Morgan Management and Morgan Communities are not accused of wrongdoing, and CEO Robert Morgan – father of Todd and uncle of Kevin – was not charged in the indictment.
Robert Morgan, in a statement, said Wednesday that Kevin and Todd Morgan had been suspended without pay from Morgan Communities and that the company "continues to cooperate with a federal investigation related to federally backed loans placed to several developers through a specific mortgage broker."
"We have been and continue to be current on all loan obligations," Robert Morgan said.
The indictment follows a multi-year investigation by the FBI, the Federal Housing Finance Agency, and the U.S. Attorney's Office, and come just over a week after the FBI raided Morgan's Pittsford offices and carted away numerous boxes. The FBI separately obtained a search warrant for Kevin and Todd Morgan's email accounts.
The federal investigation was first reported by The Buffalo News in late September, after a nine-month investigation by the newspaper that found Morgan's companies appeared to have borrowed more than they had paid for numerous properties in the Buffalo area. The loans easily exceeded the 80 percent loan-to-value threshold that lenders generally stick to in order to manage their risk.
Here's how it worked
The government accused the four men of developing an elaborate conspiracy to deceive banks into providing $167.59 million in loans on seven apartment properties in New York and Pennsylvania.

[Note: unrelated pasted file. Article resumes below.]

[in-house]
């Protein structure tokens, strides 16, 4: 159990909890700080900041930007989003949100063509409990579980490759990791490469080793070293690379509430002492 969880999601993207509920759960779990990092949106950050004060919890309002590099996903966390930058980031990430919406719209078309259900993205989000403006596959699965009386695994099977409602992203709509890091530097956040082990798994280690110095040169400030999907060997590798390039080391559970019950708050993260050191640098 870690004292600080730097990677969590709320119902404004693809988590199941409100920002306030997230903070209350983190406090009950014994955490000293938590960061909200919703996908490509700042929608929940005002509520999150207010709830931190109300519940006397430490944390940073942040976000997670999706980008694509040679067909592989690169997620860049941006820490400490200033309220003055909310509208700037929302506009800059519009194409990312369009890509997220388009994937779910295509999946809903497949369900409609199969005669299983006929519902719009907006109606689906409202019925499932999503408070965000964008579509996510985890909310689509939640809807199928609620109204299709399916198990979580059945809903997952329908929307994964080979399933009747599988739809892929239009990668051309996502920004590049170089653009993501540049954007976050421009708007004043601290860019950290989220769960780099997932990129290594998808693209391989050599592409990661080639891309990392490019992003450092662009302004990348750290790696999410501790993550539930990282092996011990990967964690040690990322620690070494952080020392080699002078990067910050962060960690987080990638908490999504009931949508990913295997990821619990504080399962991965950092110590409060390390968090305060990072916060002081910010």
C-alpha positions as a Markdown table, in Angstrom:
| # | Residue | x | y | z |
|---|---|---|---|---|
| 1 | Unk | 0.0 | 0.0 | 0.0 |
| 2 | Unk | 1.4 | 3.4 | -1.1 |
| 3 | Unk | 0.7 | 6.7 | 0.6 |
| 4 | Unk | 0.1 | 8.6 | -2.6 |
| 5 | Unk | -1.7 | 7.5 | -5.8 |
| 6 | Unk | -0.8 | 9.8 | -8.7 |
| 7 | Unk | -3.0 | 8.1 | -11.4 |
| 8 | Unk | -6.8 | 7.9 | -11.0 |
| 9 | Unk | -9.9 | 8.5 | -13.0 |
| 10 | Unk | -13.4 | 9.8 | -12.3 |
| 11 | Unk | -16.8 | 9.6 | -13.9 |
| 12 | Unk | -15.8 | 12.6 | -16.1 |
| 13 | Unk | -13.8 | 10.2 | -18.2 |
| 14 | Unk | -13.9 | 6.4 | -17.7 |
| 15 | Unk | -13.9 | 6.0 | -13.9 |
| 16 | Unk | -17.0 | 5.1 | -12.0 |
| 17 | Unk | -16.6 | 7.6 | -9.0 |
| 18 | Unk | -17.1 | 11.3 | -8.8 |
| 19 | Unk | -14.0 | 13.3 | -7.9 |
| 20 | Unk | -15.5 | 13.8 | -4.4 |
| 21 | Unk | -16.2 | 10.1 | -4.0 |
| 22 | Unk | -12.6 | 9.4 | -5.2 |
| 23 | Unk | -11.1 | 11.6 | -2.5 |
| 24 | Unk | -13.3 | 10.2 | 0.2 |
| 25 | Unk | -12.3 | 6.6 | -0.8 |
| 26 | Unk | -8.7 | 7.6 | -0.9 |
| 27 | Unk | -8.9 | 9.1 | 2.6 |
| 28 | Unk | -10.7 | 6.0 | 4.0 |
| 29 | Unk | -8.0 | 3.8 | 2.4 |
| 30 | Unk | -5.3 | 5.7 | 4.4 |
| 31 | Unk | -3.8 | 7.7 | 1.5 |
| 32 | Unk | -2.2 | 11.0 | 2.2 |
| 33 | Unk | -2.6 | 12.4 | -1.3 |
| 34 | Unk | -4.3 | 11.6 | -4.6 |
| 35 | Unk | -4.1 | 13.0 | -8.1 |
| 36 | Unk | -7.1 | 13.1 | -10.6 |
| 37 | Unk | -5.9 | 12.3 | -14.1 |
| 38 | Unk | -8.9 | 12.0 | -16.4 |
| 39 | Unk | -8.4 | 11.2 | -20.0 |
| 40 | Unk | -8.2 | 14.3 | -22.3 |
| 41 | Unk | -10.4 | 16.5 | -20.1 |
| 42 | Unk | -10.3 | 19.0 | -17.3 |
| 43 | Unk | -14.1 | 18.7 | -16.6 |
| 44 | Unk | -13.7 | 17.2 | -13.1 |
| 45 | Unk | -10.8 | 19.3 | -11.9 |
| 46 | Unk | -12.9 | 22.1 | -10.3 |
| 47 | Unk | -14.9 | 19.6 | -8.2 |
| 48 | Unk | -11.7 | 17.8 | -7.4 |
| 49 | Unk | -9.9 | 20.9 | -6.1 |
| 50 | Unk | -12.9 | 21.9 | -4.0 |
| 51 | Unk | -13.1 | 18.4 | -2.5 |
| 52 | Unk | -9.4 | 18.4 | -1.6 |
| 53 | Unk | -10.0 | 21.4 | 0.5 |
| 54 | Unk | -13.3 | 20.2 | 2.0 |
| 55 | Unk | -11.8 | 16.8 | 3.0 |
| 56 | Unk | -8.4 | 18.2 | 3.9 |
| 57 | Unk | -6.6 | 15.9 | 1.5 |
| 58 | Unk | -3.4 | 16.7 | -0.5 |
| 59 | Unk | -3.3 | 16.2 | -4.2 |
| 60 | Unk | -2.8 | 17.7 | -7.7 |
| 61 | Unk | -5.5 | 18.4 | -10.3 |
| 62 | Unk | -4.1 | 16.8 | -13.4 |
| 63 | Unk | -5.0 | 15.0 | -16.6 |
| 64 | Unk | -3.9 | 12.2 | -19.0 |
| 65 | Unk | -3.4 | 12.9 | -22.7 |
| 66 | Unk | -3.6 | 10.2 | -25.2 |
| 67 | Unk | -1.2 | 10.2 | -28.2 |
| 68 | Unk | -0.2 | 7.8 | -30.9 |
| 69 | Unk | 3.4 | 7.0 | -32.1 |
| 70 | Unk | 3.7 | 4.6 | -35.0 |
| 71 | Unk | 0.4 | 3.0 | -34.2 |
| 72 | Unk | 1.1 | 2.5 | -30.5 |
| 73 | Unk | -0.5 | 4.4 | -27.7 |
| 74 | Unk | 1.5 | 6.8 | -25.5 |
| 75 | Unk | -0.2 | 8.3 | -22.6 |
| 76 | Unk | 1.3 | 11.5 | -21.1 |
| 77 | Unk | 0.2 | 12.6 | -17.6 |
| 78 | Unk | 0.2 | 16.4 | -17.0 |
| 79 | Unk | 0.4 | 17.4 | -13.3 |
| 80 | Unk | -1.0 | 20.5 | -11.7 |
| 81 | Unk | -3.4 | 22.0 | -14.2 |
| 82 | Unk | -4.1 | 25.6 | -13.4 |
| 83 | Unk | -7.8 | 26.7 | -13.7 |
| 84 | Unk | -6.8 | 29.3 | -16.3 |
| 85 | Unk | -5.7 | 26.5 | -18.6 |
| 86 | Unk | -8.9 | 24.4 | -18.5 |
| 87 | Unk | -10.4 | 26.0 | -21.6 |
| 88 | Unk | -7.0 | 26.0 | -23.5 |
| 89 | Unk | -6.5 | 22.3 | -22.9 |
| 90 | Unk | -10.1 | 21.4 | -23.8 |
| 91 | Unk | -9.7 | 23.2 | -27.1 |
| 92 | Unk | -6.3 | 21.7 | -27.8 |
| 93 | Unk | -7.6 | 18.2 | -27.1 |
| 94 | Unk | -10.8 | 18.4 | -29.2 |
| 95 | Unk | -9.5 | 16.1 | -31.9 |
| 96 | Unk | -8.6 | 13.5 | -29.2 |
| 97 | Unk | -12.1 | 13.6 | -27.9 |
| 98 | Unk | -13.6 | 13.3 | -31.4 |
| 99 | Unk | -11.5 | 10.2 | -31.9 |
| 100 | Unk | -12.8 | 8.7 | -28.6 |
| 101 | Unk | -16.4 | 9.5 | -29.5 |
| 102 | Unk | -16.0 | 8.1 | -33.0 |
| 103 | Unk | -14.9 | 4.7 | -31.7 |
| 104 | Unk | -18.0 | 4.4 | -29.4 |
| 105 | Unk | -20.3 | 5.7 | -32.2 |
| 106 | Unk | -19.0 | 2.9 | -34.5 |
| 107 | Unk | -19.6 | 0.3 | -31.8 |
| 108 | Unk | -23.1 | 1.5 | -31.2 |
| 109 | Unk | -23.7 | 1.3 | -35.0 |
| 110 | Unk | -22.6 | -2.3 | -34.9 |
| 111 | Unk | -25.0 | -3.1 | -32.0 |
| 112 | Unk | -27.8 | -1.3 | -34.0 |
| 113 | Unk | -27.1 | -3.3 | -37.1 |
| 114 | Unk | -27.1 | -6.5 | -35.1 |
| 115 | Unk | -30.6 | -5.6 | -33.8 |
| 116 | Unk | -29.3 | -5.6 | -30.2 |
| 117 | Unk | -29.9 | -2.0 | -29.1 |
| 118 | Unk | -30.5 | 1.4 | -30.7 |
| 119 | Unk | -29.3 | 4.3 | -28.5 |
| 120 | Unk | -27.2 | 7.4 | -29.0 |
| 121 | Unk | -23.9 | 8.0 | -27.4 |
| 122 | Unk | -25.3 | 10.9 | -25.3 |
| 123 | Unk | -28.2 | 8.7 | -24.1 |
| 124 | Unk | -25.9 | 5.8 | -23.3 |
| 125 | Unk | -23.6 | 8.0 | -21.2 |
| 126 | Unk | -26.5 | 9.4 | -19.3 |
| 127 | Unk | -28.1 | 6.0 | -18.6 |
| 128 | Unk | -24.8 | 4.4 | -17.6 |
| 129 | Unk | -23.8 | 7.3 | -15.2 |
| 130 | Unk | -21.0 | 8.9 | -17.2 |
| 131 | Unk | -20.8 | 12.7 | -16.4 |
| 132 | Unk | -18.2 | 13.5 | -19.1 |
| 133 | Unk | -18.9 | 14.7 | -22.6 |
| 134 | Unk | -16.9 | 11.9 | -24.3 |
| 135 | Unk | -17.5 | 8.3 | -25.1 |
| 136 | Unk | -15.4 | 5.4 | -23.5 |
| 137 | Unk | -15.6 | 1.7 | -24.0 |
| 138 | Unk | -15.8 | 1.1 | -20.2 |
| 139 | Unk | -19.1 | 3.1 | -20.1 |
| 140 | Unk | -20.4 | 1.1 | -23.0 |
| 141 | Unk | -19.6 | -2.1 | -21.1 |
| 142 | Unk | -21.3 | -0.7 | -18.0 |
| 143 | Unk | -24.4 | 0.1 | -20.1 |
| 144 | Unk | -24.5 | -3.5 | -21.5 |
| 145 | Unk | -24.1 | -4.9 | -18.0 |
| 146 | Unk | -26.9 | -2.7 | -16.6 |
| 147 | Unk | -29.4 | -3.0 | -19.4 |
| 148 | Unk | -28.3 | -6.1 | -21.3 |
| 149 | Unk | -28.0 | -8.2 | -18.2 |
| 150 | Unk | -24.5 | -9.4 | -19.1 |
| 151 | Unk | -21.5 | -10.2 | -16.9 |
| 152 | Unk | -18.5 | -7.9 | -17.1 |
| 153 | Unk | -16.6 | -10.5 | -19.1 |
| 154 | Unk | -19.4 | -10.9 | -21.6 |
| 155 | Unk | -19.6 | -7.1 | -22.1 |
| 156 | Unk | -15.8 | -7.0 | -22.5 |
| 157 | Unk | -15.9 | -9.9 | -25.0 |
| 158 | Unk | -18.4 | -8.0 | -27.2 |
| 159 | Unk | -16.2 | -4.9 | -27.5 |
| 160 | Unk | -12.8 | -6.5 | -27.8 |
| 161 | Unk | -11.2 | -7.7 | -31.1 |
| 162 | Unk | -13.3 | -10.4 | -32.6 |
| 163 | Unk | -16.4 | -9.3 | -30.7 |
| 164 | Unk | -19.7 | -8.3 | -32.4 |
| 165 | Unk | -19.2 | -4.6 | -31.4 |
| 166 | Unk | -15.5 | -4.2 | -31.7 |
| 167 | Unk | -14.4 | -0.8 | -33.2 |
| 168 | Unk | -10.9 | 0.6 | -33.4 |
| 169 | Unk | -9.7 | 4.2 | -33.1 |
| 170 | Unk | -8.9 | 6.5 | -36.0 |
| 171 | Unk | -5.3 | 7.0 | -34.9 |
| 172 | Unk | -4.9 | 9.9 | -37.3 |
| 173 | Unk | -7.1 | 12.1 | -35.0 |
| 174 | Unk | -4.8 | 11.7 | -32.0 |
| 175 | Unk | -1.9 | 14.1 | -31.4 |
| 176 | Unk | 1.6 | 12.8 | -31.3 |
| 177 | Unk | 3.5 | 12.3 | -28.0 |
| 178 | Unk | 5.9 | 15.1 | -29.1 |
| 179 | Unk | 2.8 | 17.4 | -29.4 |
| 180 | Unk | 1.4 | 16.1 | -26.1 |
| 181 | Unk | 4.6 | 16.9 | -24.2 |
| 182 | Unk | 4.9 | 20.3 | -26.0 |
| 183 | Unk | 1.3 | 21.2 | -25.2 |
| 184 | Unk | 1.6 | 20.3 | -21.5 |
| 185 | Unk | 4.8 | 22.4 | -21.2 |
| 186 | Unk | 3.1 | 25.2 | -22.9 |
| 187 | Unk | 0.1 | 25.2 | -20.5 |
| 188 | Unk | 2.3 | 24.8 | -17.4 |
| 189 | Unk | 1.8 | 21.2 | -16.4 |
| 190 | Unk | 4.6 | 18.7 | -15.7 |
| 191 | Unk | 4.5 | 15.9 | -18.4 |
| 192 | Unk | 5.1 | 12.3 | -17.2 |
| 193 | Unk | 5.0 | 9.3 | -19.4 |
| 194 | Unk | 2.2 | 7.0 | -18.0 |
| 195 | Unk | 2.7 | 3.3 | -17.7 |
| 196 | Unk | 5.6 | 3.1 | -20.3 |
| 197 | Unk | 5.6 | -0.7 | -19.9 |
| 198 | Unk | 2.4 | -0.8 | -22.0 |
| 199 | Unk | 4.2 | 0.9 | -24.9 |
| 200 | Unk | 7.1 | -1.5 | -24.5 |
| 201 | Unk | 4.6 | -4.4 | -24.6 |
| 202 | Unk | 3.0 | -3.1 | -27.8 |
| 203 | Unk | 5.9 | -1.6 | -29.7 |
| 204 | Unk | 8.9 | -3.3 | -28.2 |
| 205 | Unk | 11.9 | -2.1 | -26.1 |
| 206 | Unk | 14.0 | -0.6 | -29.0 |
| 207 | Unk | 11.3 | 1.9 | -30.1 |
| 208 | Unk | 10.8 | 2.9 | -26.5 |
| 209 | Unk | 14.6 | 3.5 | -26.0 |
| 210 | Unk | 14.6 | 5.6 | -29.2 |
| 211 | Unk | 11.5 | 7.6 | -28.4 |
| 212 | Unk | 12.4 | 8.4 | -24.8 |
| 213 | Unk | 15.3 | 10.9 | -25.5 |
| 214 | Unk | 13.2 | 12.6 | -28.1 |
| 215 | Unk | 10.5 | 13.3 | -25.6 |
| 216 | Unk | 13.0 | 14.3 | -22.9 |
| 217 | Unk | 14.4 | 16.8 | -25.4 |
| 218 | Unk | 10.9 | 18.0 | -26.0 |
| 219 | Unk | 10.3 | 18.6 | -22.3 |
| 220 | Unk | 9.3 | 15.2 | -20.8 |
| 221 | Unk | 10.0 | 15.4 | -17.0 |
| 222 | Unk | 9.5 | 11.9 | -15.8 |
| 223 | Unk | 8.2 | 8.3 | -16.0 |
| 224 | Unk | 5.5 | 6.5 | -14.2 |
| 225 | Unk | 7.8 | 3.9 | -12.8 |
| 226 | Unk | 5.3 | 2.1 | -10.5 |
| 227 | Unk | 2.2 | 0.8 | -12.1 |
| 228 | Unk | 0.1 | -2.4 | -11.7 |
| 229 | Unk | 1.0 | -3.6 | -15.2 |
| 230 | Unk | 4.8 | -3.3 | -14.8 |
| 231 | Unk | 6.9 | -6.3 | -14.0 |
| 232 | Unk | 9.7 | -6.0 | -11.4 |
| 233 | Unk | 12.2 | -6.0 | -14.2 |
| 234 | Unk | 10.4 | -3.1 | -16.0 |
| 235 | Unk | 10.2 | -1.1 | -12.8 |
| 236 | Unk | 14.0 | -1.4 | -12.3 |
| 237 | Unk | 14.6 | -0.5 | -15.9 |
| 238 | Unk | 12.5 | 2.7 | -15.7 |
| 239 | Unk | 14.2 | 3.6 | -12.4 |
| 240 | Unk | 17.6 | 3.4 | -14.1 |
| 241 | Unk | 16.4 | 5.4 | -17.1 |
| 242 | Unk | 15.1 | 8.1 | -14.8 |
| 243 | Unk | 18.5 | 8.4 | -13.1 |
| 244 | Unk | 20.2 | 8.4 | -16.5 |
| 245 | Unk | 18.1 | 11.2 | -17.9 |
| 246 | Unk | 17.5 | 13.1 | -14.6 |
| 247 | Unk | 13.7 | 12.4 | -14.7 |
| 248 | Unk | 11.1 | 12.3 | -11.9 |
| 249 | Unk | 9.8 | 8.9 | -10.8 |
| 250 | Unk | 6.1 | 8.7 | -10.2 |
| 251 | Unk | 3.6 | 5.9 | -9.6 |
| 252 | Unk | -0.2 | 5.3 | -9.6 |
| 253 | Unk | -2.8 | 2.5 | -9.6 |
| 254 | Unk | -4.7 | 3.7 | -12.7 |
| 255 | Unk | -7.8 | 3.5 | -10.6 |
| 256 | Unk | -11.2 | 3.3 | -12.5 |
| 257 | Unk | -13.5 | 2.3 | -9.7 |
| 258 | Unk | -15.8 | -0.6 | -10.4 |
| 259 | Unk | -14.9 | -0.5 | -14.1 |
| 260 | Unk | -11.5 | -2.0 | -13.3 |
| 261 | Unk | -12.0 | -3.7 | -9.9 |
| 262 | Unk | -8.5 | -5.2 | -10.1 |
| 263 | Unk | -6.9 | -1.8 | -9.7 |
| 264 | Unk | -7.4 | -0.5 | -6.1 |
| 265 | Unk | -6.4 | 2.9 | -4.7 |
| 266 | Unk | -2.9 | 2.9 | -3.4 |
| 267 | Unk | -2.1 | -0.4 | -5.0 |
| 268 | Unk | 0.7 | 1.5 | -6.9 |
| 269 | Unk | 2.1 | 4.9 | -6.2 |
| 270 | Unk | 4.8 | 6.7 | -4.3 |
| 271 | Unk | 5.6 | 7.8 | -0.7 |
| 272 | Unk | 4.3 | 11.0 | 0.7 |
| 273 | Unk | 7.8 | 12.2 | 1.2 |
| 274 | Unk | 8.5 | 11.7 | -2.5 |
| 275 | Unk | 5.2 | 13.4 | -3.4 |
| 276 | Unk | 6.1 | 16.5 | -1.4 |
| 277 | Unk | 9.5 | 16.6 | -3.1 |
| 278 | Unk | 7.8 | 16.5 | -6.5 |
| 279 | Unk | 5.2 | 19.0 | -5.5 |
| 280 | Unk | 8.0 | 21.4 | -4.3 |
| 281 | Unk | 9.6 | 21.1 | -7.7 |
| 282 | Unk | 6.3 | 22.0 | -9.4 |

The indictment laid out the details of that scheme, in which the defendants allegedly falsified rent rolls, income statements and purchase contracts to inflate the value of properties. That allowed them to get significantly higher mortgage amounts than they would have received had the lenders received accurate information.
They also used deceptive tactics to mislead inspectors, appraisers, lenders and servicers from knowing the truth, including by staging apartments and manipulating leases to make them look occupied when they weren't, according to the indictment.
In one case in Pennsylvania, prosecutors said they staged the interior of an empty unit so it looked occupied, turned radios on in other apartments, and placed mats and shoes outside their doors to mislead inspectors. They even hired a woman who pretended to be living in one apartment, with her boyfriend supposedly sleeping in the bedroom, according to the indictment and an affidavit filed with the court earlier this month.
In another Pennsylvania complex, they inflated the number of storage units, parking spaces and storage income to justify higher revenue figures, with Kevin Morgan crediting the increased revenues to "magic," court documents allege.